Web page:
The second group of adverse physiological effects of -Gz acceleration are the most dangerous, particularly severe bradycardia. The increase in cephalad (headward) arterial pressures stimulates the baroreceptors in the carotid sinuses and in the wall of the aortic arch to cause a reflex increase in vagus nerve impulse which decreases heart rate. The baroreceptors are very sensitive to large changes in arterial pressures, especially from baseline values. Negative Gz acceleration has been shown to cause periods of asystole (cessation of the pumping heart contraction), sinus arrest (long pauses between heart beats) and occasional incapacitation.
Prior art attempts to protect against the negative effects of -Gz acceleration have included various means of applying pressure to the head and/or neck in an attempt to resist the blood shift and to decrease the baroreceptor response. Neck-sealed pressurized helmets, experimented with by the U.S. Air Force in the 1950's, were pressurized with positive pressures of 100 mmHg with good results, but required the aircrew member to hold his breath to protect from overinflating the lungs and to hold his mouth open to equalize pressure between the ears and sinuses. Arterial occlusion cuffs on lower extremities, to diminish venous return from the legs, have been used with some success to at least reduce cephalad venous pressure. Unfortunately, these methods have not provided a fully successful solution to the problems of -Gz acceleration.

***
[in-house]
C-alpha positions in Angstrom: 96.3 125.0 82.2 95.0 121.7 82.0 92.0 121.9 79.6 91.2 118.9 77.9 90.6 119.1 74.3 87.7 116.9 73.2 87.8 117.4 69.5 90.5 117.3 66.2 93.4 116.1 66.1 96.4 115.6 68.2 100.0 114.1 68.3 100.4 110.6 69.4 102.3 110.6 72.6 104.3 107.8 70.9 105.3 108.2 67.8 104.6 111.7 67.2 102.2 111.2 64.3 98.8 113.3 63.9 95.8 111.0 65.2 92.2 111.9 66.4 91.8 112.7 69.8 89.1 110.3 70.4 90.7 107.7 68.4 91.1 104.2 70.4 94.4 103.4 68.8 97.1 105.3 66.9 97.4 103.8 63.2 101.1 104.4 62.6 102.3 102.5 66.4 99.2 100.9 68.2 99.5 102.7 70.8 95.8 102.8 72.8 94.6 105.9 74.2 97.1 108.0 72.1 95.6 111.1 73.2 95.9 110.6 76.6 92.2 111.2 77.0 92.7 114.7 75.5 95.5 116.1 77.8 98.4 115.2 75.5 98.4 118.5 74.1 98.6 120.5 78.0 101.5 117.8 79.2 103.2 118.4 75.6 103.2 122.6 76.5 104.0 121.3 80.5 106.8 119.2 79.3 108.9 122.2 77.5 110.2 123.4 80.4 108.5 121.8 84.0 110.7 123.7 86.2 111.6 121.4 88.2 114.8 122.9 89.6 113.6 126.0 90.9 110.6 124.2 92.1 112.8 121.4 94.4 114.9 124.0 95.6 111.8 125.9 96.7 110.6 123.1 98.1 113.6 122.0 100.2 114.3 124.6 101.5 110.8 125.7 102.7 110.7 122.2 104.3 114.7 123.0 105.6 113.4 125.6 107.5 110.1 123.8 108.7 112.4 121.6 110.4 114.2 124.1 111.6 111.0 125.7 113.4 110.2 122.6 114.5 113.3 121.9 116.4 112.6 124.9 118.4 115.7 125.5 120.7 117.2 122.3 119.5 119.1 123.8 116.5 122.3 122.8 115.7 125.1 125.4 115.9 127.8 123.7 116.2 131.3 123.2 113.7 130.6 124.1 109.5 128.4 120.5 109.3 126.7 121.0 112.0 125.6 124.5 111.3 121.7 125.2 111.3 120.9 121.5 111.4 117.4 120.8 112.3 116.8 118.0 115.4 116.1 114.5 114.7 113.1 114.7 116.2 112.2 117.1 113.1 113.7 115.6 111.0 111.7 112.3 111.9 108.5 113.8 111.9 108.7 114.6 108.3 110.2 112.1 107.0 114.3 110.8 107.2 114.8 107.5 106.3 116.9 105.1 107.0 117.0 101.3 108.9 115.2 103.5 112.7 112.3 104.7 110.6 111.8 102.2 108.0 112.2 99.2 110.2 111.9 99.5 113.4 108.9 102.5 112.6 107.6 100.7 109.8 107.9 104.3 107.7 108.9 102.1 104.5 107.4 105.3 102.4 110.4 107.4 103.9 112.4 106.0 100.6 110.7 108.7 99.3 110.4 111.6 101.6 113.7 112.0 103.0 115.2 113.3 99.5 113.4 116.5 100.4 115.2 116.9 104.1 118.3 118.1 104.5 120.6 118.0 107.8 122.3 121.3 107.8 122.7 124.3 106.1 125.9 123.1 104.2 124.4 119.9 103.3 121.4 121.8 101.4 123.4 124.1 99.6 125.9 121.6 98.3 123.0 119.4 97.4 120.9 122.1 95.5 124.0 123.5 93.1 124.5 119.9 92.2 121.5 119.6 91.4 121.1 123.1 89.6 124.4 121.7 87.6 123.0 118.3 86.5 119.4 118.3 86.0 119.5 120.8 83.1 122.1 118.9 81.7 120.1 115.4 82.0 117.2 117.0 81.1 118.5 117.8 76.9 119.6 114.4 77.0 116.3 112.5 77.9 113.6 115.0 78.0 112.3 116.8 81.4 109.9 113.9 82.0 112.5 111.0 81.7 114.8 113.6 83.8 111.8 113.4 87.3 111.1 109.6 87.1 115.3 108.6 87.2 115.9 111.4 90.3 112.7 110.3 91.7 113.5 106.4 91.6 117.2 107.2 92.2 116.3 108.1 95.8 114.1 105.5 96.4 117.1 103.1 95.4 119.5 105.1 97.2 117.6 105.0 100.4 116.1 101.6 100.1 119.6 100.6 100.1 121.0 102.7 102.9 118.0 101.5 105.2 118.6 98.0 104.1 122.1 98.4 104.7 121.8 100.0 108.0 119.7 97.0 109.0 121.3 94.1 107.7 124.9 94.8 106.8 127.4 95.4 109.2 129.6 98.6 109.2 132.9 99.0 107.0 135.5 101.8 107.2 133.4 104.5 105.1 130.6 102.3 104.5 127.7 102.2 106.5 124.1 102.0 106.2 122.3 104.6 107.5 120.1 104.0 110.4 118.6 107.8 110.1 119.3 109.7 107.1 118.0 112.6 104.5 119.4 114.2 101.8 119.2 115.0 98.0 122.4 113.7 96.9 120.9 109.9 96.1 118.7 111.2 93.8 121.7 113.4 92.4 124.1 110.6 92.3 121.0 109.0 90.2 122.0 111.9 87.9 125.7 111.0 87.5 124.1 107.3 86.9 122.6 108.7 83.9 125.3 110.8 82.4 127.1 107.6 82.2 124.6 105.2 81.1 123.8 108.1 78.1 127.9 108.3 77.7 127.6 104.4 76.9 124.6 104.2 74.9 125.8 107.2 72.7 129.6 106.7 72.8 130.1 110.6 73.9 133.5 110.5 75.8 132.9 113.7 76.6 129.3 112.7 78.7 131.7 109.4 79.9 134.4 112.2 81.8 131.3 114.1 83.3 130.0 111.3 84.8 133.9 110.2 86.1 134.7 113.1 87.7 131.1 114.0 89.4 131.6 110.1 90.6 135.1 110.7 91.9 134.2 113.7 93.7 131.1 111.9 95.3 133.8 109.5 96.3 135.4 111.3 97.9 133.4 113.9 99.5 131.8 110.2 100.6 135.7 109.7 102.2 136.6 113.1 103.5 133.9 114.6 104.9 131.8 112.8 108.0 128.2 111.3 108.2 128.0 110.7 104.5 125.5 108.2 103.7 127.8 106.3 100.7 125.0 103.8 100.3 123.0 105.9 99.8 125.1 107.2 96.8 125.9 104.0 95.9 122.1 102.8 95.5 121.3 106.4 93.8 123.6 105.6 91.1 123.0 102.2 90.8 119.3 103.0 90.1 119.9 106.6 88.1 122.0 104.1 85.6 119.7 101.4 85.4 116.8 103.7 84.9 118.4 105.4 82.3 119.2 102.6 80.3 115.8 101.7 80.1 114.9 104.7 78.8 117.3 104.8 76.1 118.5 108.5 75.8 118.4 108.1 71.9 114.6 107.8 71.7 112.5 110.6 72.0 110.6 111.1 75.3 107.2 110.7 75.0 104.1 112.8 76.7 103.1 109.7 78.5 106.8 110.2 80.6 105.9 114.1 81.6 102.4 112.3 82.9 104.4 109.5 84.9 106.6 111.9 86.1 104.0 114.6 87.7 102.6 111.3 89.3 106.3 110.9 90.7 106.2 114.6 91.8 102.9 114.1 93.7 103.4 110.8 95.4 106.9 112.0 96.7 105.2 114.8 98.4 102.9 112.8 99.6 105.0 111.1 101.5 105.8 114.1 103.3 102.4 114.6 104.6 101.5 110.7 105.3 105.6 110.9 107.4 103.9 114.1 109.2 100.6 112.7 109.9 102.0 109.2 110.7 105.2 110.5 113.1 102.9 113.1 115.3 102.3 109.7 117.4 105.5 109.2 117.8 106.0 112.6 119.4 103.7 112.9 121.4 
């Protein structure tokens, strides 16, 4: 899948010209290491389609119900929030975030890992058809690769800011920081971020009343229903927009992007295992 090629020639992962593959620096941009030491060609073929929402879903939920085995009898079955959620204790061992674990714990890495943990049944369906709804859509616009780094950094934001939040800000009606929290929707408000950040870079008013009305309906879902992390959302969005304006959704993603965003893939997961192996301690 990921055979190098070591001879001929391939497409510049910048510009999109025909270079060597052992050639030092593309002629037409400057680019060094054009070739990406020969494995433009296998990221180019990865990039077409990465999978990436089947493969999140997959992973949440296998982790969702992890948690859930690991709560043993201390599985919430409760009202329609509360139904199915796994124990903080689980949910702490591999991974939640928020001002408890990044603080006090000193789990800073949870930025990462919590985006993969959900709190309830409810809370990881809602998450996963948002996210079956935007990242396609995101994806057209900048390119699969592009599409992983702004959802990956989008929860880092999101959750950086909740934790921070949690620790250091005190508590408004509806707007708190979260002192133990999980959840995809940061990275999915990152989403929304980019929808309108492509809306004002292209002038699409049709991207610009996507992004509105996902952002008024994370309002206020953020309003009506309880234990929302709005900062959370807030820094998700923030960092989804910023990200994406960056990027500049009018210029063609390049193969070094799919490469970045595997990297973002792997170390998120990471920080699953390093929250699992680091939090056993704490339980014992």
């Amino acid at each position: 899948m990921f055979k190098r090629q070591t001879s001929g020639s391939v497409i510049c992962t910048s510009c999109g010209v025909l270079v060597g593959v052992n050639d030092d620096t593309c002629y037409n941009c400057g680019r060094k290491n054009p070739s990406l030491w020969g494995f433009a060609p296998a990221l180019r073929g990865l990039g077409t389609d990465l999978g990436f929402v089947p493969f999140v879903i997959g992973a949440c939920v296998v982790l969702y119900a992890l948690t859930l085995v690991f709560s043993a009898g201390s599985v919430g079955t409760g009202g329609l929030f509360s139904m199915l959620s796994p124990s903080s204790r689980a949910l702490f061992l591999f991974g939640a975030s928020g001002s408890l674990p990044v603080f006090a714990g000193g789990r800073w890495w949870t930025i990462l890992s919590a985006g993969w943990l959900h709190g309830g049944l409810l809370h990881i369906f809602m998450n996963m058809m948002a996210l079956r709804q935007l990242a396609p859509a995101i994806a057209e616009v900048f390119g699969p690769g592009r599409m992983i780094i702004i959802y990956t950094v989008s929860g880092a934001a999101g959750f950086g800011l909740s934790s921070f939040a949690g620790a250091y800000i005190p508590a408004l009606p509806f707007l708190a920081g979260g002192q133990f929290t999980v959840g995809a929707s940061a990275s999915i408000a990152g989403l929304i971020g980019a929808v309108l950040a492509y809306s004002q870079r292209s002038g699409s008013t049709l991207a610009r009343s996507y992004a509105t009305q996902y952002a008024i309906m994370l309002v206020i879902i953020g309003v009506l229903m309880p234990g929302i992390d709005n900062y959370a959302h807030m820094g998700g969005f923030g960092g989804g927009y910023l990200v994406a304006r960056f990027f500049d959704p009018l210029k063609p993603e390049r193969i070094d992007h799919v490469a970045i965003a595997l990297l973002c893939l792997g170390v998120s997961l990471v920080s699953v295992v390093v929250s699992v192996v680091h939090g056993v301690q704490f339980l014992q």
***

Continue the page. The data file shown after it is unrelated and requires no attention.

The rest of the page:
Applying a negative pressure (relative to the pressure of the atmosphere surrounding the body) to the lower body of a human, called lower body negative pressure or LBNP, has been used to resist the shift of blood in addressing problems other than the effects of -Gz acceleration. So-called space adaptation sickness, for example, which results from exposure to weightlessness, is somewhat physiologically similar to the effects of -Gz acceleration. An LBNP suit has been used in Soviet space flights to resist the shift of blood to the head during exposure to zero gravity. NASA has also developed a LBNP suit for possible use by U.S. astronauts during exposure to zero gravity. The NASA suit, described in U.S. Pat. No. 4,421,109 to Thornton, uses a gradiently applied negative pressure (more negative toward the feet) to better simulate the effect of normal gravity on an astronaut. The NASA patent appears to teach that, to be safe, the level of negative pressure surrounding the trunk area of a human should not be too far from atmospheric pressure. Also, both the NASA and Soviet suits visually appear to not cover the abdominal area.
LBNP has also been used as an attempted treatment for congestive heart failure. Negative pressures of -30 mmHg to -50 mmHg were used and did not produced sufficiently successful results to bring about its adoption as a standard treatment.